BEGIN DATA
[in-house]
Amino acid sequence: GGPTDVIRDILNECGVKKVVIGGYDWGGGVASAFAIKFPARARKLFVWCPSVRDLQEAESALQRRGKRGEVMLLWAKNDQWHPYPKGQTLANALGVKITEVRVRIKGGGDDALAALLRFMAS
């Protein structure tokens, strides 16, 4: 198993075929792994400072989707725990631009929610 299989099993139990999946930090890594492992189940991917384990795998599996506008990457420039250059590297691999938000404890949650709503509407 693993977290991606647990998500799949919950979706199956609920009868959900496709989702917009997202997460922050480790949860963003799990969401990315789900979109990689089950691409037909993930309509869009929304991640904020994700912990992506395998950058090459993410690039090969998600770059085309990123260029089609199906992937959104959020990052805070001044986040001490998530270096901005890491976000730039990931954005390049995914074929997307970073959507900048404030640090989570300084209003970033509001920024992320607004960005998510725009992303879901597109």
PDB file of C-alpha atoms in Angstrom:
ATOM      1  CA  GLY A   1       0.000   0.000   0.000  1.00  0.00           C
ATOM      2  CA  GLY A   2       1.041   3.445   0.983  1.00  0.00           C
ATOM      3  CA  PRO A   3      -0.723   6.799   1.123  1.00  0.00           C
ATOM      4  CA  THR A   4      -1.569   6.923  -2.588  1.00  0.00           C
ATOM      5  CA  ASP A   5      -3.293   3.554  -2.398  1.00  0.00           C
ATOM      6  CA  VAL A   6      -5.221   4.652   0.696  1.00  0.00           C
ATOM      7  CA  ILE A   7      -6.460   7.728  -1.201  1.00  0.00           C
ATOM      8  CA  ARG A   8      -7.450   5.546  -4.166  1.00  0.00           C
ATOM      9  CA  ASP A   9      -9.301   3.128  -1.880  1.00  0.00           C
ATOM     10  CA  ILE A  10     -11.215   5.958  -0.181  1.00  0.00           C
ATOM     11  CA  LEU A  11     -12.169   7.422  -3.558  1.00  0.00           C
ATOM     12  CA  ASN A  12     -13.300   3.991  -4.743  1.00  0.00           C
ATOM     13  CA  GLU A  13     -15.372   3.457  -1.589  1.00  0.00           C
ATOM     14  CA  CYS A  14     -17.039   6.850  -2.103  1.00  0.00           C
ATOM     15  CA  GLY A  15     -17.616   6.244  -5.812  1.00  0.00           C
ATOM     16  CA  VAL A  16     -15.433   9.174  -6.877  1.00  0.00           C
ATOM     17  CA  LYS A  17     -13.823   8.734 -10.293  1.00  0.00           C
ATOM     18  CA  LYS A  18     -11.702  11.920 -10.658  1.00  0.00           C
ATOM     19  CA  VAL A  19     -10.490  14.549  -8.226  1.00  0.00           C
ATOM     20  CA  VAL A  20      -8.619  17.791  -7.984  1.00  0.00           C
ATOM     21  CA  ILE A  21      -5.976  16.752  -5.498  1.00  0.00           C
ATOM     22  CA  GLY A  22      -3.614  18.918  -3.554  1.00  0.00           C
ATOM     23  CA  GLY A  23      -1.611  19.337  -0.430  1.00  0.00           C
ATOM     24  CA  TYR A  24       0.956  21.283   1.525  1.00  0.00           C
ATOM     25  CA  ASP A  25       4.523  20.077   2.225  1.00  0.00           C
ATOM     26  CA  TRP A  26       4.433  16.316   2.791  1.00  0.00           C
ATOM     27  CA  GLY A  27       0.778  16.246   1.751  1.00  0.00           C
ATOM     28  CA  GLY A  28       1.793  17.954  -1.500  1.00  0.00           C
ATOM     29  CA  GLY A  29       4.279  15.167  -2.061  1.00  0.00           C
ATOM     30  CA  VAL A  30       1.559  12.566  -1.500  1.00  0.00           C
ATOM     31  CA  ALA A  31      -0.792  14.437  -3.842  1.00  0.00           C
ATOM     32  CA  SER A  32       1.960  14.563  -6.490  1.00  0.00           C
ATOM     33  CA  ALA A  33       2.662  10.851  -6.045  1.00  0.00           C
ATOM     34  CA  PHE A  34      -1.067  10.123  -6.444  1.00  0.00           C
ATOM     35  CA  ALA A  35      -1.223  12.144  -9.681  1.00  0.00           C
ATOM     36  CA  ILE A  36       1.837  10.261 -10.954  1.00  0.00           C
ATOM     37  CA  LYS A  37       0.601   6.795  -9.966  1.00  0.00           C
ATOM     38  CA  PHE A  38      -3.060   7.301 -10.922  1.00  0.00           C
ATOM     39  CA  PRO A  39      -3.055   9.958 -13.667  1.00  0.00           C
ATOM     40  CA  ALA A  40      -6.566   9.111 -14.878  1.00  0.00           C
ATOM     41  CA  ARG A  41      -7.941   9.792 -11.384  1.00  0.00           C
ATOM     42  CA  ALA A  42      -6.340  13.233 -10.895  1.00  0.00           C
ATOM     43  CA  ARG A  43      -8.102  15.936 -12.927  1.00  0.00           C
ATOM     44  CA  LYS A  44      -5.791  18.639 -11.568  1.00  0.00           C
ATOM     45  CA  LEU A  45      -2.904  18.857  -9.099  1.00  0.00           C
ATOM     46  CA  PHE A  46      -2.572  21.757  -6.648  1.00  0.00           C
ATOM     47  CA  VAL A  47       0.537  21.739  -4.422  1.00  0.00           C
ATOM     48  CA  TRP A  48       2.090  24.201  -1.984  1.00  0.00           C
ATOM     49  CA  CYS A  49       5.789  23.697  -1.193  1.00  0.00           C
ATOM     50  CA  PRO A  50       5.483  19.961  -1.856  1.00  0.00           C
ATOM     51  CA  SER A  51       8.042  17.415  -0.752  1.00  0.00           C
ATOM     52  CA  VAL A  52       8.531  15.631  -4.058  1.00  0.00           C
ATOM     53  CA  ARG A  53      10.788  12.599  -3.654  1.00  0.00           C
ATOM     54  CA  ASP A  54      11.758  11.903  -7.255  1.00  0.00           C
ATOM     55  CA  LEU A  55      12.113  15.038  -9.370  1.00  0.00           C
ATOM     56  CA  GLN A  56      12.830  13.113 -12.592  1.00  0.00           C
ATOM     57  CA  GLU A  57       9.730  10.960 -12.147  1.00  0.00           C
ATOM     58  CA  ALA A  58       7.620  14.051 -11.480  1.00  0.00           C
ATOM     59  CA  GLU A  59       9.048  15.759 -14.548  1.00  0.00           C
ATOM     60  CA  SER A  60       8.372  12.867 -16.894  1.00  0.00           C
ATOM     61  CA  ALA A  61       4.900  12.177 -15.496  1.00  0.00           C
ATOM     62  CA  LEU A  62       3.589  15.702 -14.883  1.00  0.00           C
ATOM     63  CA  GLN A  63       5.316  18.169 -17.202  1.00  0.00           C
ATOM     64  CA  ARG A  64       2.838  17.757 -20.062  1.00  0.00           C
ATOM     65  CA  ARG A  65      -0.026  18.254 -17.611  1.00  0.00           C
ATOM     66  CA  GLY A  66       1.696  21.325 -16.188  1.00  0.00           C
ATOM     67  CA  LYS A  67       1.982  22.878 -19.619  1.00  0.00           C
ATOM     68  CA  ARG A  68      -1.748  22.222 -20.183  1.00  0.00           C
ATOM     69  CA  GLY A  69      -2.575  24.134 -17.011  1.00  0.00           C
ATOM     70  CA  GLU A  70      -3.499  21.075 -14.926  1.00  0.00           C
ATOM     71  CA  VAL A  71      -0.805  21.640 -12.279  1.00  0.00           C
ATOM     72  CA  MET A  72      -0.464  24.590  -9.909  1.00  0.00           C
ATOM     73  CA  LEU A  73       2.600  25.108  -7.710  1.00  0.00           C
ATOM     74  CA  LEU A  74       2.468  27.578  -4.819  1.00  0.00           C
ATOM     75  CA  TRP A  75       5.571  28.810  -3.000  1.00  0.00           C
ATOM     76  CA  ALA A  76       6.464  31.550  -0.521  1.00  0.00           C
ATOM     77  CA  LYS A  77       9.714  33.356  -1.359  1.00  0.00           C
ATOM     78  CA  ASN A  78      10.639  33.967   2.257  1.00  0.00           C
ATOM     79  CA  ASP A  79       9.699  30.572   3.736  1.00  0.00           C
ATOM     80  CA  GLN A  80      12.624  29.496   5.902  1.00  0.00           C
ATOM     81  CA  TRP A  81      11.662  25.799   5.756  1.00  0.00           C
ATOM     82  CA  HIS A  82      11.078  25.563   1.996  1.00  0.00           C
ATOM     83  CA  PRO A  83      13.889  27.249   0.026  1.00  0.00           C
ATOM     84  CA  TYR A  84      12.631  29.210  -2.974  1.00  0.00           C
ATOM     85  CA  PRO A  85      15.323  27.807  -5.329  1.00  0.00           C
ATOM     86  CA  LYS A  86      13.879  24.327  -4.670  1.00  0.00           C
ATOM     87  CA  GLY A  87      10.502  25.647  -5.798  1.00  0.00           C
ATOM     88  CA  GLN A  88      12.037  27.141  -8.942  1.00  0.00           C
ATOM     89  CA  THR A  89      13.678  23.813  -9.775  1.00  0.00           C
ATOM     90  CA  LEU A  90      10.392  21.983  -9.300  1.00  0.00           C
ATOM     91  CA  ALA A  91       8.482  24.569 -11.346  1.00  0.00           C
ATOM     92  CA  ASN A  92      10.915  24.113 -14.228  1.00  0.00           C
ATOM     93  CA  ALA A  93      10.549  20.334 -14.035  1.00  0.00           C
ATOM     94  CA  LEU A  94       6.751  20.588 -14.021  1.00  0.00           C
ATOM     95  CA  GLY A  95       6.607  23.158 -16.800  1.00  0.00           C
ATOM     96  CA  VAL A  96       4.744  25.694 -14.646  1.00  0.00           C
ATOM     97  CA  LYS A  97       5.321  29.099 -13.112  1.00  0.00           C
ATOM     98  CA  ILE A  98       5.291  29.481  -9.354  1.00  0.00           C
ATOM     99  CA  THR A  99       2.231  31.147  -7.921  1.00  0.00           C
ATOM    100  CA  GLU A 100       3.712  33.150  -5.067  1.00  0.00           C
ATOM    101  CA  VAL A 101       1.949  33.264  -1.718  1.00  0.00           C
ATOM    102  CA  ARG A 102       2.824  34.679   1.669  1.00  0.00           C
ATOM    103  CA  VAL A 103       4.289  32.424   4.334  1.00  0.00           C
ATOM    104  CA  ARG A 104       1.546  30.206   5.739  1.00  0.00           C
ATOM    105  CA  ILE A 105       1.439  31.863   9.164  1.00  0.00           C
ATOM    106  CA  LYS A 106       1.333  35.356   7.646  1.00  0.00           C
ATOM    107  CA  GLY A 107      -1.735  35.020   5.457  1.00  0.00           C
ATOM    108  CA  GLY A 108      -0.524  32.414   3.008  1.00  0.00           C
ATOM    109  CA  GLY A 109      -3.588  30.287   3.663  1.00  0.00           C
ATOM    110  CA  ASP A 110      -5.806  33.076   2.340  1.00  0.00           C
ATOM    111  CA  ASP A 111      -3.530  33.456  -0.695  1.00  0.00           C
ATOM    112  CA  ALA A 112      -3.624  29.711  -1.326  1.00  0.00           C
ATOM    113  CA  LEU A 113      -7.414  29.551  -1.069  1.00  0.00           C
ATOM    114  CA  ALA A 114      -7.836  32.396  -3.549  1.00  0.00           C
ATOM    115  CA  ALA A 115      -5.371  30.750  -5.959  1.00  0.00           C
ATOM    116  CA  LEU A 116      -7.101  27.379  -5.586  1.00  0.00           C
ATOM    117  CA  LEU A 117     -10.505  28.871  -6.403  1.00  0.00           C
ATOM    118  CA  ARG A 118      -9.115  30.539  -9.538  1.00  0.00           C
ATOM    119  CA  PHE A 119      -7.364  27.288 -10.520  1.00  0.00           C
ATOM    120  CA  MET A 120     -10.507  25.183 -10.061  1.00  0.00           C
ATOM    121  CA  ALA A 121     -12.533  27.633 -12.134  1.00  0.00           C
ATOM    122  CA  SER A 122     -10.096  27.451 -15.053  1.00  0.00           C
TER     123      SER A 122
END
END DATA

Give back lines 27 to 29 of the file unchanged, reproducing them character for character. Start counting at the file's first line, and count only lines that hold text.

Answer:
ATOM     23  CA  GLY A  23      -1.611  19.337  -0.430  1.00  0.00           C
ATOM     24  CA  TYR A  24       0.956  21.283   1.525  1.00  0.00           C
ATOM     25  CA  ASP A  25       4.523  20.077   2.225  1.00  0.00           C